I called right away, but there was no one home, so I left a message telling her why I was calling. The next day, with the photo staring up at me from the coffee table, I called again, and this time she answered. She knew about the photo, having learned of it when the aforementioned book came out. When I started asking her some questions, I could tell she had already prepared for my call, since she seemed to be consulting some information she had placed by the phone.
After we had a delightful conversation, I asked her if she had any photos of her or her father she could share. She said she was headed up to her son’s house in Wisconsin for Easter, and that he had a computer. She told me that she would get together some pictures and bring them up so he could scan and email them to me. Oh, the wonders of technology. By Easter afternoon, I had the photos.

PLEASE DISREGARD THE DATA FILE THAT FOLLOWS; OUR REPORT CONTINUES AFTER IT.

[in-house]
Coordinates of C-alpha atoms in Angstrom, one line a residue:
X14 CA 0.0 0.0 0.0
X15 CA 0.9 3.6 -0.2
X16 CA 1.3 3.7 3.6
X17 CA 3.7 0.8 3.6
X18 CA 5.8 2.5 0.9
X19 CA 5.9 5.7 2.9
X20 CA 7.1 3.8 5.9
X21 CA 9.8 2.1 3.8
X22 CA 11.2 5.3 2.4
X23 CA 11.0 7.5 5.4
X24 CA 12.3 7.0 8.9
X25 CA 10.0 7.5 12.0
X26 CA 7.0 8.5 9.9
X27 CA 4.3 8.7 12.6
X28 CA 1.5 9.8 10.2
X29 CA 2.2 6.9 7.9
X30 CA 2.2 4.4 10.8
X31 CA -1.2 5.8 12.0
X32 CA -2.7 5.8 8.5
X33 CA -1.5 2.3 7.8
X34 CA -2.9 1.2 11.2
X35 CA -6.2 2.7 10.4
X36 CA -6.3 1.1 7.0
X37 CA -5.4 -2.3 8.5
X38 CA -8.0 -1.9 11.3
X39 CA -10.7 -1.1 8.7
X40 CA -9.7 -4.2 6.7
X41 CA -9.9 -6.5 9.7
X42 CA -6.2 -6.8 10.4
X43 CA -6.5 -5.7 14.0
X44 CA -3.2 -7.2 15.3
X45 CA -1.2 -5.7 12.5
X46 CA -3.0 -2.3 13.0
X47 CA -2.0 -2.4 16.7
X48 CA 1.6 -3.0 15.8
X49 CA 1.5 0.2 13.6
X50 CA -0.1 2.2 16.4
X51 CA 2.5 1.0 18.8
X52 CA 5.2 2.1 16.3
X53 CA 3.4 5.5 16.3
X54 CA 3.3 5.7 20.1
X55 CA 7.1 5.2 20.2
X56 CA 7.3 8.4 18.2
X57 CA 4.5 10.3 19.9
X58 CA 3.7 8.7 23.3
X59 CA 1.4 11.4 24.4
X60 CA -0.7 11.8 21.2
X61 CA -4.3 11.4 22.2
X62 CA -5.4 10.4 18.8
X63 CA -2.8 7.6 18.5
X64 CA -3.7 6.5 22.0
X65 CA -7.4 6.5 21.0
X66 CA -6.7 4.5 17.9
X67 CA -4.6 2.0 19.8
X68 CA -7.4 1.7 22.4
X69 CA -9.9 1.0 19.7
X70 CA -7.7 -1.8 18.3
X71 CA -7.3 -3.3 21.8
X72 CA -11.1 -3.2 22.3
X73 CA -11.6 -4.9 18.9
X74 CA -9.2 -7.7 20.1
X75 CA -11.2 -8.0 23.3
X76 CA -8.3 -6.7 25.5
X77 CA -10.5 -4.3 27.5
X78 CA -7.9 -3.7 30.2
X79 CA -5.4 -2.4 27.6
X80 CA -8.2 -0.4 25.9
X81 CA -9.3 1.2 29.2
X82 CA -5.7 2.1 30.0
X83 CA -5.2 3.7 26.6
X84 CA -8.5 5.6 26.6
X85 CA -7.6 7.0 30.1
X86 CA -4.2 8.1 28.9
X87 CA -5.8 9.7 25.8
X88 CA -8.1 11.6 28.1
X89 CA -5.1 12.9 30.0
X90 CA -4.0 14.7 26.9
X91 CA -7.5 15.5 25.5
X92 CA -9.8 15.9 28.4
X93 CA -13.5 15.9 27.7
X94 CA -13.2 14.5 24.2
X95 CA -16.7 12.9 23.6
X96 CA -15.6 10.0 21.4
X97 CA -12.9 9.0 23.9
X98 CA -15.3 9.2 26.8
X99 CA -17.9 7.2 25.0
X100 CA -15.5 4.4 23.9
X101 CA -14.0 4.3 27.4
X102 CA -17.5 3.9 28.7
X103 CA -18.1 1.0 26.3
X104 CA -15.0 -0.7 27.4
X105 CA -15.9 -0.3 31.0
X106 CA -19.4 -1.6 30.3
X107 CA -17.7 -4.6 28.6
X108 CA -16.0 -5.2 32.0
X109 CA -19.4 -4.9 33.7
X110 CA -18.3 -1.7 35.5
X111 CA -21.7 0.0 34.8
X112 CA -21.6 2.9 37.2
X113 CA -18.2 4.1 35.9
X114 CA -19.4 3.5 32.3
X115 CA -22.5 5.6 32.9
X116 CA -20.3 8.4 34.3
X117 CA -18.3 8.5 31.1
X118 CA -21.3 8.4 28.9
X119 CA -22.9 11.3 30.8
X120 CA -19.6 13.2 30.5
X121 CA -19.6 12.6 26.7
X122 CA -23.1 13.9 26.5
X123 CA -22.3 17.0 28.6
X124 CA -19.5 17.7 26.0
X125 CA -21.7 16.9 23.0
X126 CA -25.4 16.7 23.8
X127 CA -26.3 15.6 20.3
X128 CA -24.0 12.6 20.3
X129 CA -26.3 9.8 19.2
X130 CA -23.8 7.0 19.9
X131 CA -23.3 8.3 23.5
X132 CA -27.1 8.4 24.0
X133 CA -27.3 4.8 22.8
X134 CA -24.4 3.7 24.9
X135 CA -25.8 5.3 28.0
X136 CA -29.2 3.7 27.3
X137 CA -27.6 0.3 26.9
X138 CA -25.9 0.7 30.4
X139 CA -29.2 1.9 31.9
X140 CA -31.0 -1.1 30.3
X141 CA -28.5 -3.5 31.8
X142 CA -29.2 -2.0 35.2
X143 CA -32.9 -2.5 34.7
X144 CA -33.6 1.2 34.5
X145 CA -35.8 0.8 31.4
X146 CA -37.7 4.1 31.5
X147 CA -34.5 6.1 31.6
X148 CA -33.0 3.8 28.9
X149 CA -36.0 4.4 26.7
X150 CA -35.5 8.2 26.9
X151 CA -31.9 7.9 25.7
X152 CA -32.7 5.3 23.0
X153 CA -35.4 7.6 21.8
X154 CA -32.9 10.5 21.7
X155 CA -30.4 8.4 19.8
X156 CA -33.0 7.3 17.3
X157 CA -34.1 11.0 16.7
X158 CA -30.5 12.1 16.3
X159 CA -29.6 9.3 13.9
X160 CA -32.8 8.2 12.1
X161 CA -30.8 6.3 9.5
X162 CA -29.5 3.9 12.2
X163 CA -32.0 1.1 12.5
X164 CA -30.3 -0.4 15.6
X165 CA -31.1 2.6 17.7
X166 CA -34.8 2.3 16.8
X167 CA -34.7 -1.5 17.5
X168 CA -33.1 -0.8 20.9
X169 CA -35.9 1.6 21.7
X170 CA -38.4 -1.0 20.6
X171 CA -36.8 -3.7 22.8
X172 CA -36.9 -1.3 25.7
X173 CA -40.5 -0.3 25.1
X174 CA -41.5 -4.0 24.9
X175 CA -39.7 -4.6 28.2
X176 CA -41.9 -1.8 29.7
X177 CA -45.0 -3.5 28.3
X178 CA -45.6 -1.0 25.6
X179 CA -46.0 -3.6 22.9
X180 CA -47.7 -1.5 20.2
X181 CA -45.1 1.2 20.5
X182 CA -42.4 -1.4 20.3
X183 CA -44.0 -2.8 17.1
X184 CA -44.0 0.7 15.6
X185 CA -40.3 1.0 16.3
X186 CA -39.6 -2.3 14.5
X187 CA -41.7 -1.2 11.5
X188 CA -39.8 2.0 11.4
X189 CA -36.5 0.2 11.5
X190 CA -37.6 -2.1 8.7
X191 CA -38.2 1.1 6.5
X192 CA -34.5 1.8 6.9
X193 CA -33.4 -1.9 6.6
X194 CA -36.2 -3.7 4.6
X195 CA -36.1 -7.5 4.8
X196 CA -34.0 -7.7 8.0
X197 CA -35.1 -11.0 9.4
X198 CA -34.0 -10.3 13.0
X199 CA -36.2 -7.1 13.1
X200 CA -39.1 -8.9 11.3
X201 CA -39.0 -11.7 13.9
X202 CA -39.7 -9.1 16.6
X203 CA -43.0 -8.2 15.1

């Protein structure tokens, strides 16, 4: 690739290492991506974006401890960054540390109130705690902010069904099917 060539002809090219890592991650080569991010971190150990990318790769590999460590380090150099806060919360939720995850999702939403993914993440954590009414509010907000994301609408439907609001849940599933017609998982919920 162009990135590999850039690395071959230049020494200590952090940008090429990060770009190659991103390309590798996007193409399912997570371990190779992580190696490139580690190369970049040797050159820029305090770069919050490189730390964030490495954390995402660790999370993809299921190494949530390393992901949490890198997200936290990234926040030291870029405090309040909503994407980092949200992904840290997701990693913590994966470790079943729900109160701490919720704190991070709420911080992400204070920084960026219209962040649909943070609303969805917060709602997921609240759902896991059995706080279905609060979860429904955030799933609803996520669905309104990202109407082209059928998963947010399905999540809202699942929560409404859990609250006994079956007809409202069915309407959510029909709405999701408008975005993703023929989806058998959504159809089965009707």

Edited interview with Rose Marie Coburn (RMC), daughter of John Garavaglia, conducted by Joe Manning (JM), on March 18, 2008.
JM: Do you remember being photographed?
RMC: No. My mother was still alive when we saw the photo for the first time. She didn’t remember anything about it. My aunt and uncle lived in southern Illinois. My aunt’s brother saw this book (A Southern Illinois Album, by Herbert K. Russell) and recognized us, so he called my aunt, and she called me right away. I was so excited. My aunt sent me a copy of the book, and then I went to the bookstore and bought one for my kids. My five grandchildren get a kick out of it. I wish the book had printed our names under the photo, but the author didn’t identify us.